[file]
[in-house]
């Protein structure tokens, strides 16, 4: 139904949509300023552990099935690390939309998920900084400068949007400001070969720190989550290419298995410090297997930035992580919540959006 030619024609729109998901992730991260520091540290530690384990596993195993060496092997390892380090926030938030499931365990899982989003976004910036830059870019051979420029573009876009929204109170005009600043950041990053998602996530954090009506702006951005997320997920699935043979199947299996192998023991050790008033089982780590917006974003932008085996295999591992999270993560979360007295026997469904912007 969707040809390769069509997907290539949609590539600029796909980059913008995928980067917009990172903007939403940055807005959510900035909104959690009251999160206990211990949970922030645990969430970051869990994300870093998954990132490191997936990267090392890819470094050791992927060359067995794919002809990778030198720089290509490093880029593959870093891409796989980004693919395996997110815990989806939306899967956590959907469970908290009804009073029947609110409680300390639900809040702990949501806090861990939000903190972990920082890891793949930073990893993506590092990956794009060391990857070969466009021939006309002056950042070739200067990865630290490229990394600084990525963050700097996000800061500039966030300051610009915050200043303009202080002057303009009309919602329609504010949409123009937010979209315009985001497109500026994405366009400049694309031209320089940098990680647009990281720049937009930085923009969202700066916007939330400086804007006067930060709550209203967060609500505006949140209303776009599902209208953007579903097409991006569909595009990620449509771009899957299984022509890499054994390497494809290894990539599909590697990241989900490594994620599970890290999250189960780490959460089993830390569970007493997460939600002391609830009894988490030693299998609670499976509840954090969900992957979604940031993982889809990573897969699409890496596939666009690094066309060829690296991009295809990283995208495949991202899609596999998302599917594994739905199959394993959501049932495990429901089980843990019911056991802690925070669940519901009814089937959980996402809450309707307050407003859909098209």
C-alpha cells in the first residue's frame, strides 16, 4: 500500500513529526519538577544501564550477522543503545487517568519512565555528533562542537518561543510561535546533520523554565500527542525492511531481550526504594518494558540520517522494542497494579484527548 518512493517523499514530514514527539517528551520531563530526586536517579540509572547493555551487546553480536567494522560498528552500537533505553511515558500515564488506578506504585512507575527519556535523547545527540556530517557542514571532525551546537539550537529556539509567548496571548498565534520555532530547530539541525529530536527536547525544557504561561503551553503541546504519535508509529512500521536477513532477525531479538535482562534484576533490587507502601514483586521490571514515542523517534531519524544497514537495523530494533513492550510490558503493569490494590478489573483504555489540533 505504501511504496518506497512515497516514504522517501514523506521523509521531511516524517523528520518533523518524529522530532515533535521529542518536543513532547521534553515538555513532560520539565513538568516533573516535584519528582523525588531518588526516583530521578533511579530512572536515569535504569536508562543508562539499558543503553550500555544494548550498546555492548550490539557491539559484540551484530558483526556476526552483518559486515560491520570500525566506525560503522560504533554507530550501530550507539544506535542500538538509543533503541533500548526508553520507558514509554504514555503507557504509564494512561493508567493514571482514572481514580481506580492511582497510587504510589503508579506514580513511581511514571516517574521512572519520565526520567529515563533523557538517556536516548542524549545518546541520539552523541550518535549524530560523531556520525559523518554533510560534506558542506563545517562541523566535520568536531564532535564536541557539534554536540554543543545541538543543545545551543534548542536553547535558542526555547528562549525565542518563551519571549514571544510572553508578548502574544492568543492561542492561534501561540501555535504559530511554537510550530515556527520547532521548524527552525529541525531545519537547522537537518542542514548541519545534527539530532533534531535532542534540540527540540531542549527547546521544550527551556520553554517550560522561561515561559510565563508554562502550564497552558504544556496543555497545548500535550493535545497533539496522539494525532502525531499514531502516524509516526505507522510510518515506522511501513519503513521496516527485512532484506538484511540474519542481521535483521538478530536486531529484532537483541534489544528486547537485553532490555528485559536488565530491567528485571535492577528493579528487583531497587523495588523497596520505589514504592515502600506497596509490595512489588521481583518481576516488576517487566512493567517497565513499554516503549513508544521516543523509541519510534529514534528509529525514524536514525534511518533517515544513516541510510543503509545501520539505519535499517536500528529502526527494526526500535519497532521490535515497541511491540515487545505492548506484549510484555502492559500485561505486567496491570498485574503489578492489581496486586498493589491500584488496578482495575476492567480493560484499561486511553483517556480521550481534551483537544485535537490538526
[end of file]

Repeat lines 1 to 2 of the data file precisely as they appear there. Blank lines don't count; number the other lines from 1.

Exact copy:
[in-house]
């Protein structure tokens, strides 16, 4: 139904949509300023552990099935690390939309998920900084400068949007400001070969720190989550290419298995410090297997930035992580919540959006 030619024609729109998901992730991260520091540290530690384990596993195993060496092997390892380090926030938030499931365990899982989003976004910036830059870019051979420029573009876009929204109170005009600043950041990053998602996530954090009506702006951005997320997920699935043979199947299996192998023991050790008033089982780590917006974003932008085996295999591992999270993560979360007295026997469904912007 969707040809390769069509997907290539949609590539600029796909980059913008995928980067917009990172903007939403940055807005959510900035909104959690009251999160206990211990949970922030645990969430970051869990994300870093998954990132490191997936990267090392890819470094050791992927060359067995794919002809990778030198720089290509490093880029593959870093891409796989980004693919395996997110815990989806939306899967956590959907469970908290009804009073029947609110409680300390639900809040702990949501806090861990939000903190972990920082890891793949930073990893993506590092990956794009060391990857070969466009021939006309002056950042070739200067990865630290490229990394600084990525963050700097996000800061500039966030300051610009915050200043303009202080002057303009009309919602329609504010949409123009937010979209315009985001497109500026994405366009400049694309031209320089940098990680647009990281720049937009930085923009969202700066916007939330400086804007006067930060709550209203967060609500505006949140209303776009599902209208953007579903097409991006569909595009990620449509771009899957299984022509890499054994390497494809290894990539599909590697990241989900490594994620599970890290999250189960780490959460089993830390569970007493997460939600002391609830009894988490030693299998609670499976509840954090969900992957979604940031993982889809990573897969699409890496596939666009690094066309060829690296991009295809990283995208495949991202899609596999998302599917594994739905199959394993959501049932495990429901089980843990019911056991802690925070669940519901009814089937959980996402809450309707307050407003859909098209």